At the end of the straight straight, the circuit turns makes a sharp 90 degree right through another fast public road leg through the forest, reaching the fast right hand Indianapolis corner (named for its similarity to the corners at the Indianapolis Motor Speedway) and turning another sharp right at Arnage (in reality a crossroads hence the sharp 90 degree turn). The largest spectator area away from the pits is at this corner, though to reach it spectators have to use the exit roads that run under the track much further around the course. These sections are have undergone the least changed changing of the circuit since its beginning, foundation, the course staying the same with only increases in runoff areas area sizes being added for safety.

The final section of the track runs through a section of custom built racetrack - the Porsche Curves - a sequence of fast swerves built in 1972 to replace the very narrow and dangerous "Maison Blanche" (White House) section, the original public road section that ran back to the pits start/finish through a very quick chicane around an old cottage. This part of the old course is also still used as a public road and provides access to the circuit car parks. parking lots. Being now quite an old piece part of the circuit in its own right right, the Porsche Curves are quite narrow and lacking in run-off by modern standards and are considered a very challenging section.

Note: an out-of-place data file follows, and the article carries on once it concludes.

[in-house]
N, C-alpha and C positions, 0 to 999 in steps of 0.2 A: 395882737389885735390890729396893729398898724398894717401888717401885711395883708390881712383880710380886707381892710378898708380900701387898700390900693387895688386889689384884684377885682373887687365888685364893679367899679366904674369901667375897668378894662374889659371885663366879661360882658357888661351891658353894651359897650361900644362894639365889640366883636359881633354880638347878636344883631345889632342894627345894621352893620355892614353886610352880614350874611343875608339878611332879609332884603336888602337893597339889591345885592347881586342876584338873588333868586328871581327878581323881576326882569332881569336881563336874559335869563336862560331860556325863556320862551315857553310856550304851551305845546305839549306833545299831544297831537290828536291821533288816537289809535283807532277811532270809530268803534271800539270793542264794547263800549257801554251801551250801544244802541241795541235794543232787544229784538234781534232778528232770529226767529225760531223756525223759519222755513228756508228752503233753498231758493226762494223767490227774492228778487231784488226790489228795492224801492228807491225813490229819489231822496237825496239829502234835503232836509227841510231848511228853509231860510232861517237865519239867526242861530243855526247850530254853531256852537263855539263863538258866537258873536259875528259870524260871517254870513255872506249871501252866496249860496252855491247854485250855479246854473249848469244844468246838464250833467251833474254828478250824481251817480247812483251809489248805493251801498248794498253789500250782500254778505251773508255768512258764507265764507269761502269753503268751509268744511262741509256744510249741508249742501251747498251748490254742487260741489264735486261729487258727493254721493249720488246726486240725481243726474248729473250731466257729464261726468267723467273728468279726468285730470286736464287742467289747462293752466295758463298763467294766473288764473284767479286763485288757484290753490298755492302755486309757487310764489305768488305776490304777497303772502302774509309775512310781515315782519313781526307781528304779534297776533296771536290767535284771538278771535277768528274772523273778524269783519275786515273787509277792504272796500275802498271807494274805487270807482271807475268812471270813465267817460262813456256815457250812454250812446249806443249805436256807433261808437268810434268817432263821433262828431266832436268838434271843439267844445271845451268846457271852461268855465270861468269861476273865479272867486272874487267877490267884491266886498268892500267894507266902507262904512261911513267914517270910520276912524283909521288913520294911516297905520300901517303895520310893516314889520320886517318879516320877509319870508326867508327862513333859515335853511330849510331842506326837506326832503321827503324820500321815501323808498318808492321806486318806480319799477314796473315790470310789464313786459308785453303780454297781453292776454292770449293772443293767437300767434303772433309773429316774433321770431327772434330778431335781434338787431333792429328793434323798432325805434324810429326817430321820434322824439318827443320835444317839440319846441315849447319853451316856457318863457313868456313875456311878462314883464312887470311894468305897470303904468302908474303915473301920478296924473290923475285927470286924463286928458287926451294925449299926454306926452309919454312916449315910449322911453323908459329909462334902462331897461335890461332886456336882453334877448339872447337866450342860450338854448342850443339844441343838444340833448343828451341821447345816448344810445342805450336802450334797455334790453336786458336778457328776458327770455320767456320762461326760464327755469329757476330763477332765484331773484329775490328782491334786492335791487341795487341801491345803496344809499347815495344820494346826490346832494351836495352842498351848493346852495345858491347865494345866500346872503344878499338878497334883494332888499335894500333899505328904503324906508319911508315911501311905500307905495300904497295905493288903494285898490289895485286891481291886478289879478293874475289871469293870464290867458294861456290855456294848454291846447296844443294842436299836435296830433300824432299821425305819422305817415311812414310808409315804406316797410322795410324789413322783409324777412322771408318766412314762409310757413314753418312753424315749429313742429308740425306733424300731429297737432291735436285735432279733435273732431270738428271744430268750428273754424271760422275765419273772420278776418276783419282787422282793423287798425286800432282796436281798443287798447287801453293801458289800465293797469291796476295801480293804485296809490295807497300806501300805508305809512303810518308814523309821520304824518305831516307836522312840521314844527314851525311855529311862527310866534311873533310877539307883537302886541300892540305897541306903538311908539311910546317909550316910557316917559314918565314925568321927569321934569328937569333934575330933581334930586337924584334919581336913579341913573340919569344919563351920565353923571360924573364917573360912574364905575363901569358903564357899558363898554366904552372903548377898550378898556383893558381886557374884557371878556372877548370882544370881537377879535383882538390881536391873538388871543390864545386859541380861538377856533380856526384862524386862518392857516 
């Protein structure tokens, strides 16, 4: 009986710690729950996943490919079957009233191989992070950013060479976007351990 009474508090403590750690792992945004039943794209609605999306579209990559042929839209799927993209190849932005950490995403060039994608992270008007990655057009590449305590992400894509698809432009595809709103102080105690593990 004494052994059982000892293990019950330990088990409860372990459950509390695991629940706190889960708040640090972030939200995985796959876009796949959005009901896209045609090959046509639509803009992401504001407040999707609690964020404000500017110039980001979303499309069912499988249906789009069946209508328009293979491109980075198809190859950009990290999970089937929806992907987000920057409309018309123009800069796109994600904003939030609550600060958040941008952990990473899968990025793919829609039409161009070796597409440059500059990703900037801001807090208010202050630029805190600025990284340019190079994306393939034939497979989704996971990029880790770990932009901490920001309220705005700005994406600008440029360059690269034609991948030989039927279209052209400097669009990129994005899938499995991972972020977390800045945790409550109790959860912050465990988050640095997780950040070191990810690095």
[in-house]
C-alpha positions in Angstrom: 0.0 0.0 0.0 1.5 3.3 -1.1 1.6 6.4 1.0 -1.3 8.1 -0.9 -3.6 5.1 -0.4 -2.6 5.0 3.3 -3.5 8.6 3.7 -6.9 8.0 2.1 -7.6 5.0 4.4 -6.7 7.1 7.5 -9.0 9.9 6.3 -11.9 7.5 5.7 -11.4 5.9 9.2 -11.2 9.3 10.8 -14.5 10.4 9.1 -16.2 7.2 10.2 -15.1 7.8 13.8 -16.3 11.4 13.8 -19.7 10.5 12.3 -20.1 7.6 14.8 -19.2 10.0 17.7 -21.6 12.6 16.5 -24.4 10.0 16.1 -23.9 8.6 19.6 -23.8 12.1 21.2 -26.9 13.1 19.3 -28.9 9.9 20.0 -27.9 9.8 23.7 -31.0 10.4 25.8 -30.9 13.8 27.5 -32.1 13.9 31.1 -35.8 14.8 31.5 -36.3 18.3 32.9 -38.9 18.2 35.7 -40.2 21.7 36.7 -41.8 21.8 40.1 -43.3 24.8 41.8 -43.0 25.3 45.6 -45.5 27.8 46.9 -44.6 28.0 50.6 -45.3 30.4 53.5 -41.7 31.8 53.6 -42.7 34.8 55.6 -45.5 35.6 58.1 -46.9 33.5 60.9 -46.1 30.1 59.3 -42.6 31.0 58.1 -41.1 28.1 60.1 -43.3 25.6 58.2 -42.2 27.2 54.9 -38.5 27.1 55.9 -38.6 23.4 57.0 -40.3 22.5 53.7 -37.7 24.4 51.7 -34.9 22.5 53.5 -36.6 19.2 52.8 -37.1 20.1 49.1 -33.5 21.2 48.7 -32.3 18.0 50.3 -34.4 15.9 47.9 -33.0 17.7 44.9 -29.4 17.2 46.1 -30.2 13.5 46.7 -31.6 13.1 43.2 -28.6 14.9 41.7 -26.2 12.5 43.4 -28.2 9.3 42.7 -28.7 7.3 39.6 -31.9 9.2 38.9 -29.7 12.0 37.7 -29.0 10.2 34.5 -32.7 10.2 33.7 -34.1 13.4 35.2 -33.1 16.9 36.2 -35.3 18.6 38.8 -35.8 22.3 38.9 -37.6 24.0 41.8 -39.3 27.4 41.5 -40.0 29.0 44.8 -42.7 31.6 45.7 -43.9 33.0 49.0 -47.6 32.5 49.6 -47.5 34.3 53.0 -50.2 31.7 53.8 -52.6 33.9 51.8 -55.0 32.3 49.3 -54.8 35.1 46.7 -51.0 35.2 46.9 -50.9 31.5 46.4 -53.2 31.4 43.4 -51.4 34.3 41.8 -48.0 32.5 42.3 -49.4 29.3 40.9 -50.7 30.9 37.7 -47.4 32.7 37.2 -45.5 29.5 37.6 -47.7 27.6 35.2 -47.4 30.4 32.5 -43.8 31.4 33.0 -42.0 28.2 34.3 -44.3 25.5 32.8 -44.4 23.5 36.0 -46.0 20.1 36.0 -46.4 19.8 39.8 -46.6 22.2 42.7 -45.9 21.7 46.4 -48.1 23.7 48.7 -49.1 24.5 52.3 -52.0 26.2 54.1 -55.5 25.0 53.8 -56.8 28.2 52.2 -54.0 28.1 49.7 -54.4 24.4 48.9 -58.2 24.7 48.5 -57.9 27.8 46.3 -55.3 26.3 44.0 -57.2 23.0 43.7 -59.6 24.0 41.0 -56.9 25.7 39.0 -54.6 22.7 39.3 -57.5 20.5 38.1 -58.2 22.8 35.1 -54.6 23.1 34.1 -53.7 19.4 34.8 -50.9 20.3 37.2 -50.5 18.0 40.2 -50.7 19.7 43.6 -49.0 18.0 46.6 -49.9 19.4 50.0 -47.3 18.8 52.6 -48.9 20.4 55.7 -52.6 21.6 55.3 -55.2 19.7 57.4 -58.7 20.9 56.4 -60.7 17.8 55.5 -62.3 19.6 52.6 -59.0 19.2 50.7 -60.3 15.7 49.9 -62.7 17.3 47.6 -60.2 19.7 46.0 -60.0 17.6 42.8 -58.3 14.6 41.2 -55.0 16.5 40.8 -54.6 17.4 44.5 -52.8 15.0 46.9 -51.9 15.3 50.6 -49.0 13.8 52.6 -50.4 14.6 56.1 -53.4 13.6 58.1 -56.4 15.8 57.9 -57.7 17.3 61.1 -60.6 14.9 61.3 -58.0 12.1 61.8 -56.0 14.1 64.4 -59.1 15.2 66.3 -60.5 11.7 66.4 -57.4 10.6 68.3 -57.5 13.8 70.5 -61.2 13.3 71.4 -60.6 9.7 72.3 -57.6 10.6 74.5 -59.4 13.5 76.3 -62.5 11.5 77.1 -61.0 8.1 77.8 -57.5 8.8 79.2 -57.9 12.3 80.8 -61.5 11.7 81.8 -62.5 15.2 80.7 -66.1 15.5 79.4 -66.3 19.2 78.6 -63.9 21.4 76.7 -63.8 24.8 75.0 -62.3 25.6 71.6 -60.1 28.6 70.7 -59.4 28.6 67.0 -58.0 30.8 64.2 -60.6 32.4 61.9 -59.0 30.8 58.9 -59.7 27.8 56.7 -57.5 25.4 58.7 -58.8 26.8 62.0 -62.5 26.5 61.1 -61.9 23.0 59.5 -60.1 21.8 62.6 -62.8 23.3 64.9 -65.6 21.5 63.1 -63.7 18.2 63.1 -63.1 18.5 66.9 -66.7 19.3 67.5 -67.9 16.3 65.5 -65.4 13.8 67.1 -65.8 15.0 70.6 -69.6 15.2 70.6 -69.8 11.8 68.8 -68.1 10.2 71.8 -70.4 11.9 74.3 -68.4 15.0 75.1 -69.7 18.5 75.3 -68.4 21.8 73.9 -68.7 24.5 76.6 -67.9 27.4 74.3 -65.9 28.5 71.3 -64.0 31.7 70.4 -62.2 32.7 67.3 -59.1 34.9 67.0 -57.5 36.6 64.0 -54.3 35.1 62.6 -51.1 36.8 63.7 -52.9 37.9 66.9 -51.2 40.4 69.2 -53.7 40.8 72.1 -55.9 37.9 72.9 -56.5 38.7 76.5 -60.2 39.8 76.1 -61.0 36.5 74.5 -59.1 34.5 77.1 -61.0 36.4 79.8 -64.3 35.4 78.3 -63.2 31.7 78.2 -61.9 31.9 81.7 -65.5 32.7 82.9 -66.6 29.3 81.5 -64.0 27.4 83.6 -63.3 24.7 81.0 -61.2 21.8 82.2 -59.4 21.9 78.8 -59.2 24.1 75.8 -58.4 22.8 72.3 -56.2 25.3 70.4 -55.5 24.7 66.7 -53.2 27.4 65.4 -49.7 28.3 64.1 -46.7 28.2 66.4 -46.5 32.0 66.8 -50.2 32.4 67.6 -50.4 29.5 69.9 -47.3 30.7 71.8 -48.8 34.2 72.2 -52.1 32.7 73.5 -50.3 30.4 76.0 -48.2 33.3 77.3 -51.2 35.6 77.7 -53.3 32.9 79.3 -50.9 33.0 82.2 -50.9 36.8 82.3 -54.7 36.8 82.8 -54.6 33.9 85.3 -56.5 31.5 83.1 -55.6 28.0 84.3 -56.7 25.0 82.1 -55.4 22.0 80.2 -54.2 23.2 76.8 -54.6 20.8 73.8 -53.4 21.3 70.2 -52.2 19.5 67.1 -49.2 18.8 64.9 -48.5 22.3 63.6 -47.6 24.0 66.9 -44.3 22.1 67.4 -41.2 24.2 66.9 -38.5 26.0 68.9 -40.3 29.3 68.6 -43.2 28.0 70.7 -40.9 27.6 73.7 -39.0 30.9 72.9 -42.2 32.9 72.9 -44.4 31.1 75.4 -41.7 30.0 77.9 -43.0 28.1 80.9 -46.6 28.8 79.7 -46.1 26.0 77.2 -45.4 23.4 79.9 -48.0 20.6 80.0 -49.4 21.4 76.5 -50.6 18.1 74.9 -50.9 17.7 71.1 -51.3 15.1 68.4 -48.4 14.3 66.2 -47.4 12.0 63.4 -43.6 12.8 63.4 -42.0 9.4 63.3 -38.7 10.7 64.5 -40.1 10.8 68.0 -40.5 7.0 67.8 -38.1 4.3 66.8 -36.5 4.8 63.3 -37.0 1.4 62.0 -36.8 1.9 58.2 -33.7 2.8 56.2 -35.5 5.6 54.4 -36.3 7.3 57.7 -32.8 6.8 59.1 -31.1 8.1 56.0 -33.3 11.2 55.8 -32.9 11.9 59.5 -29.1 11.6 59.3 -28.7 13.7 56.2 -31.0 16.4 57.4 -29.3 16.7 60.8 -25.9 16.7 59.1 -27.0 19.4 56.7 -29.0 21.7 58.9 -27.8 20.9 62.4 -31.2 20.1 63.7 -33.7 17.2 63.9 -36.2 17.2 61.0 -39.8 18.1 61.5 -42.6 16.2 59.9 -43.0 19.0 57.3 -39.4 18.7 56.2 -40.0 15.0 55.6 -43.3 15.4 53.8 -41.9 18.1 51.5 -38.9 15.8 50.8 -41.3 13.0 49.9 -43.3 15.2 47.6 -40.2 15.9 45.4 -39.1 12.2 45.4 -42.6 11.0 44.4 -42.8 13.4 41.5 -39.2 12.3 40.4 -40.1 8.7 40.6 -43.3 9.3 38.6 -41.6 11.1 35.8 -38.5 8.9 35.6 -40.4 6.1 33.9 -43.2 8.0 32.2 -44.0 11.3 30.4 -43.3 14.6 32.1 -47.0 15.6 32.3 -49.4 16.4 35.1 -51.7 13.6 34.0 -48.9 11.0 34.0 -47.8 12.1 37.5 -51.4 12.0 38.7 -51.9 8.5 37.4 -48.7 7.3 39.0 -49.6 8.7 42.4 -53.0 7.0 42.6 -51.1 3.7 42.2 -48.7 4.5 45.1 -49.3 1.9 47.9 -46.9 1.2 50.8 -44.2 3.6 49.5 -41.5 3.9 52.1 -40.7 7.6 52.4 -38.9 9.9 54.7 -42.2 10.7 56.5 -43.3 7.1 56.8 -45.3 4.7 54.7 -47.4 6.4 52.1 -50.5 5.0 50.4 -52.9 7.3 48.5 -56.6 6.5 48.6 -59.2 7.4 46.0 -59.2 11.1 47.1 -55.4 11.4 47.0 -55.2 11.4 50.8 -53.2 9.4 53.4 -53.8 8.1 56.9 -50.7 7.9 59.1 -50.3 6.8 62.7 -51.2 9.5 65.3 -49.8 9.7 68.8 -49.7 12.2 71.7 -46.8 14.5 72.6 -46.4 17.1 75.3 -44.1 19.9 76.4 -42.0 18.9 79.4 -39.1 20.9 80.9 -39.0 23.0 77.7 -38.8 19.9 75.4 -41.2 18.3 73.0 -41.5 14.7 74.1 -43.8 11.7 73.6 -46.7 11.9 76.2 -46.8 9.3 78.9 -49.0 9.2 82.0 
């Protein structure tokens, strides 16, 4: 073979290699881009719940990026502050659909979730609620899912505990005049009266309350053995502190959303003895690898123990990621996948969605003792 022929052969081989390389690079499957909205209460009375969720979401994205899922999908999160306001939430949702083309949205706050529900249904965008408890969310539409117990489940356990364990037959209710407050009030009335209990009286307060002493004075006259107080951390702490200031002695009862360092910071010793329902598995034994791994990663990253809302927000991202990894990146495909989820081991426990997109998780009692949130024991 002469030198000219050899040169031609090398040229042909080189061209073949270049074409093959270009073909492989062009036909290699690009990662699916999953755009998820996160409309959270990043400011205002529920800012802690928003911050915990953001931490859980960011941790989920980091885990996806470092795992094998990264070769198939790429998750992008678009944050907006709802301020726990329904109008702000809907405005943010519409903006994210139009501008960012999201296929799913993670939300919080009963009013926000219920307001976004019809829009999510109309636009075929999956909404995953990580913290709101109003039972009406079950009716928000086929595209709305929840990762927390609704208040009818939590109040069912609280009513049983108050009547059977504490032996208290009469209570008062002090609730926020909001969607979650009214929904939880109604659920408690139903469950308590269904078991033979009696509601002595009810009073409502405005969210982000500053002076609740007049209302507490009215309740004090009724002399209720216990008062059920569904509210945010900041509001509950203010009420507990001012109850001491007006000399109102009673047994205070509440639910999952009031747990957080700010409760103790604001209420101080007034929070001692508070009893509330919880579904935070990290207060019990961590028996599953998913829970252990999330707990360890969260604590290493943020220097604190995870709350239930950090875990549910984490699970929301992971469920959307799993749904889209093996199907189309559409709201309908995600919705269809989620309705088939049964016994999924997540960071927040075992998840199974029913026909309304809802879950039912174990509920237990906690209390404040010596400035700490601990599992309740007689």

The last feature of the track is the Ford Chicane, Chicanes, first introduced in the late 1960s to reduce the cars' speed past the pitlane complex. Curiously Curiously, the French organisors Automobile Club de l'Ouest named two features of the track after Ford and Porsche Porsche, but there are no similar honours honors for Ferrari, Matra, Audi, Jaguar or Bentley. The area opposite the end of the pits is notorious as it is where the terrible disaster of the 1955 race happened when occurred; one of the Mercedes team cars was launched into the crowd, killing the driver and this 83 spectators. This disaster spurred the first great renovation of the circuit circuit, when the old pit buildings were demolished and the whole section of track was widened. The mid-late 1950s pits lasted until 1991 1991, when the current, much larger, larger pit lane was constructed. Originally the organisers ACO in the 1970s had planned to replace all the public road sections with parallel race track, but this plan never came to pass, fruition, and one of the main continuing appeals features of Le Mans is the amount of circuit that remains public highway.